Studio portrait of Sid Salter. (photo by Beth Wynn / © Mississippi State University)
By: Sid Salter
Mississippi Supreme Court Chief Justice Mike Randolph believes that non-violent offenders who find themselves in trouble with the law over drugs, mental health issues or veterans’ issues should have alternatives available to them that eclipse the old “lock them up and throw away the key” variety.
Randolph, a decorated Vietnam combat infantryman, is not “soft” on crime. On the contrary, Randolph has proved quite capable of bringing the judicial hammer down on violent offenders and those who profiteer on the misery of others. He has served on the high court since 2004, when he was appointed by former Gov. Haley Barbour.
But he likewise recognizes the waste of locking people away who are guilty of nothing more than addiction. Along with the waste of lives and human potential, that strategy carries with it a huge cost in terms of taxpayer support for incarceration.
Randolph was blunt in his assessment: “When we send a druggie to Parchman, it’s $18,000 a year. That is what it costs to maintain a person,” Randolph said. “In drug courts, we spend about $1,200 a person per year.”
Since the inception of intervention courts in Mississippi in Fiscal Year 2012 through this year, 6,990 have “graduated” from the program and 590 drug free babies have been born to program participants.
Some 595 participants earned their GED degree, 4,460 found jobs, 540 attended vocational school, and 1,325 earned a drivers license. All those milestones, Randolph said, help program participants progress from restoration of their lives to redemption.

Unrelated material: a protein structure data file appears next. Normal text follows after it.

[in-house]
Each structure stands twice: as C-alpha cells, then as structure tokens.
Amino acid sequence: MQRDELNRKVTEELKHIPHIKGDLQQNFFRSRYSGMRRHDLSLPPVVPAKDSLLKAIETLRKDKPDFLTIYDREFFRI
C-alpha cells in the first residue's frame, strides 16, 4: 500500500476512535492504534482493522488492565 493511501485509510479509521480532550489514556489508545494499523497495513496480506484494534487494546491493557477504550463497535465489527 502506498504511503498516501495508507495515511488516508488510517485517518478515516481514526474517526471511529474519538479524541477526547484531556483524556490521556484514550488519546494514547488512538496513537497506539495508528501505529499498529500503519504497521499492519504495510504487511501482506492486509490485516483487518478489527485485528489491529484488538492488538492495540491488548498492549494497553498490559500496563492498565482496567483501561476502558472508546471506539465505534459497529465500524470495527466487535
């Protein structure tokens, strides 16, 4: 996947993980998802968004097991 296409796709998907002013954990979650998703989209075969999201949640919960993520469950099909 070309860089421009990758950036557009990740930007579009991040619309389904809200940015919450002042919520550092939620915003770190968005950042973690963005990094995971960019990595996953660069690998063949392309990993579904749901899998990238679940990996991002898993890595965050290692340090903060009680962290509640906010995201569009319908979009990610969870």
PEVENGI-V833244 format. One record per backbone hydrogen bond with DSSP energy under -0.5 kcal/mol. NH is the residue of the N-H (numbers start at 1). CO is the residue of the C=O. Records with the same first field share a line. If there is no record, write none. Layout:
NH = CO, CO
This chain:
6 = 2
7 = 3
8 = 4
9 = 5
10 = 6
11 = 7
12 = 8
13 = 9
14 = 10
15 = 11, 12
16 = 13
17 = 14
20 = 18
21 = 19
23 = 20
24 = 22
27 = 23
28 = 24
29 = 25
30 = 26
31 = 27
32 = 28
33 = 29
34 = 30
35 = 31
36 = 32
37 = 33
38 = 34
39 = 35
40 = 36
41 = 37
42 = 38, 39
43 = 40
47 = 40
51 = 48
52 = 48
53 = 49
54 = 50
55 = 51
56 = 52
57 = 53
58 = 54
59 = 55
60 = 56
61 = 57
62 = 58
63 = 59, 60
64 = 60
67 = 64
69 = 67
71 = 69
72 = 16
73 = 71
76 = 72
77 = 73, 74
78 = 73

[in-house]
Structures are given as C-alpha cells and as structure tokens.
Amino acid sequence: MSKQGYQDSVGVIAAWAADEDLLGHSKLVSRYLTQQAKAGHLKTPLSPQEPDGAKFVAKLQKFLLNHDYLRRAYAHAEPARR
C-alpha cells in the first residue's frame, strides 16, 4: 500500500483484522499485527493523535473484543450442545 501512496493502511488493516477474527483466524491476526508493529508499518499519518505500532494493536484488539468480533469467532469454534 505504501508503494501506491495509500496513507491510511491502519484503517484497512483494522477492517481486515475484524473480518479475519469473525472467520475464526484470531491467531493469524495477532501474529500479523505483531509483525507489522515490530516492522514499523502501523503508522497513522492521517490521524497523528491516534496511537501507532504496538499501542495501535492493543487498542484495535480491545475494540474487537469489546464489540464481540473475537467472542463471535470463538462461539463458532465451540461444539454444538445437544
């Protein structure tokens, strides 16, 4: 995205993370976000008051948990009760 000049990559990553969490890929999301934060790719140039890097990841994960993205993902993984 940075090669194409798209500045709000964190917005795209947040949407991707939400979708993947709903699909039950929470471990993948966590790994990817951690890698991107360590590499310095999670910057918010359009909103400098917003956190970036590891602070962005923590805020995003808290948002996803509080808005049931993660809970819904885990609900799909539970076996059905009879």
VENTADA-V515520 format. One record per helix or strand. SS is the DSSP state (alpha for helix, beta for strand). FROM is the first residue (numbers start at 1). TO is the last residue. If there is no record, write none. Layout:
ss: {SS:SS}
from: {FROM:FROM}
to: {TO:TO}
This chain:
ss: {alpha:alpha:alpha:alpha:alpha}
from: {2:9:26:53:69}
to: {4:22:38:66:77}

Over the last decade, the chief justice said Mississippi has realized at least $586.2 million in incarceration savings with another projected $33.74 million in the current fiscal year. Randolph said there were an additional $442.5 million in savings in “societal costs” from drug free infants because of the program.
The jurist said that over the last six years, the program has also generated a total of $17.5 million in fines and fees paid by program participants. Randolph said intervention courts have a recidivism rate of 3.5 % compared to the Mississippi Department of Corrections FY 2012 recidivism rate of 37.4%.
Mississippi has 44 intervention courts. There are 22 adult felony drug intervention court programs – one in each of the state’s 22 circuit court districts. There are four approved adult misdemeanor intervention court programs, 15 juvenile intervention courts, and three family intervention courts.
The Supreme Court hopes to establish 16 new intervention courts. In 2019, the Mississippi Legislature extended the definition of intervention courts to include veterans and mental health courts. In an effort to comply with this legislative directive, national best practices, standards, rules and policies of multi-state mental health and veteran intervention court were reviewed.
All 50 states utilize some form of intervention courts. Randolph advocates a stronger legislative commitment to funding mental health and veterans’ intervention courts. “The majority of mental health issues before the courts center on individuals who are off their medications,” said Randolph. “With veterans, the problem often lies in not knowing how or where to access benefits and services.”
Ill-advised “get tough on crime” laws in Mississippi primarily succeeded in getting tough on the taxpayers. Criminologist Derek Cohen said: “Prison is for people we’re scared of, not the people we’re mad at. In other words, prison is for the people that need to be incapacitated while they receive rehabilitation or while they receive their punishment.”
What prison shouldn’t be is an albatross around the necks of the taxpayers who are forced by archaic laws that don’t consider modern technologies to stack and warehouse prisoner in a manner that punishes taxpayers to a greater degree than prisoners.
Chief Justice Randolph’s advocacy is noble from the standpoint of the Christian sensibilities of redemption. But saints and sinners alike recognize the fiscal folly of warehousing people who are more in need of treatment than of punishment. Intervention courts are good public policy from both perspectives.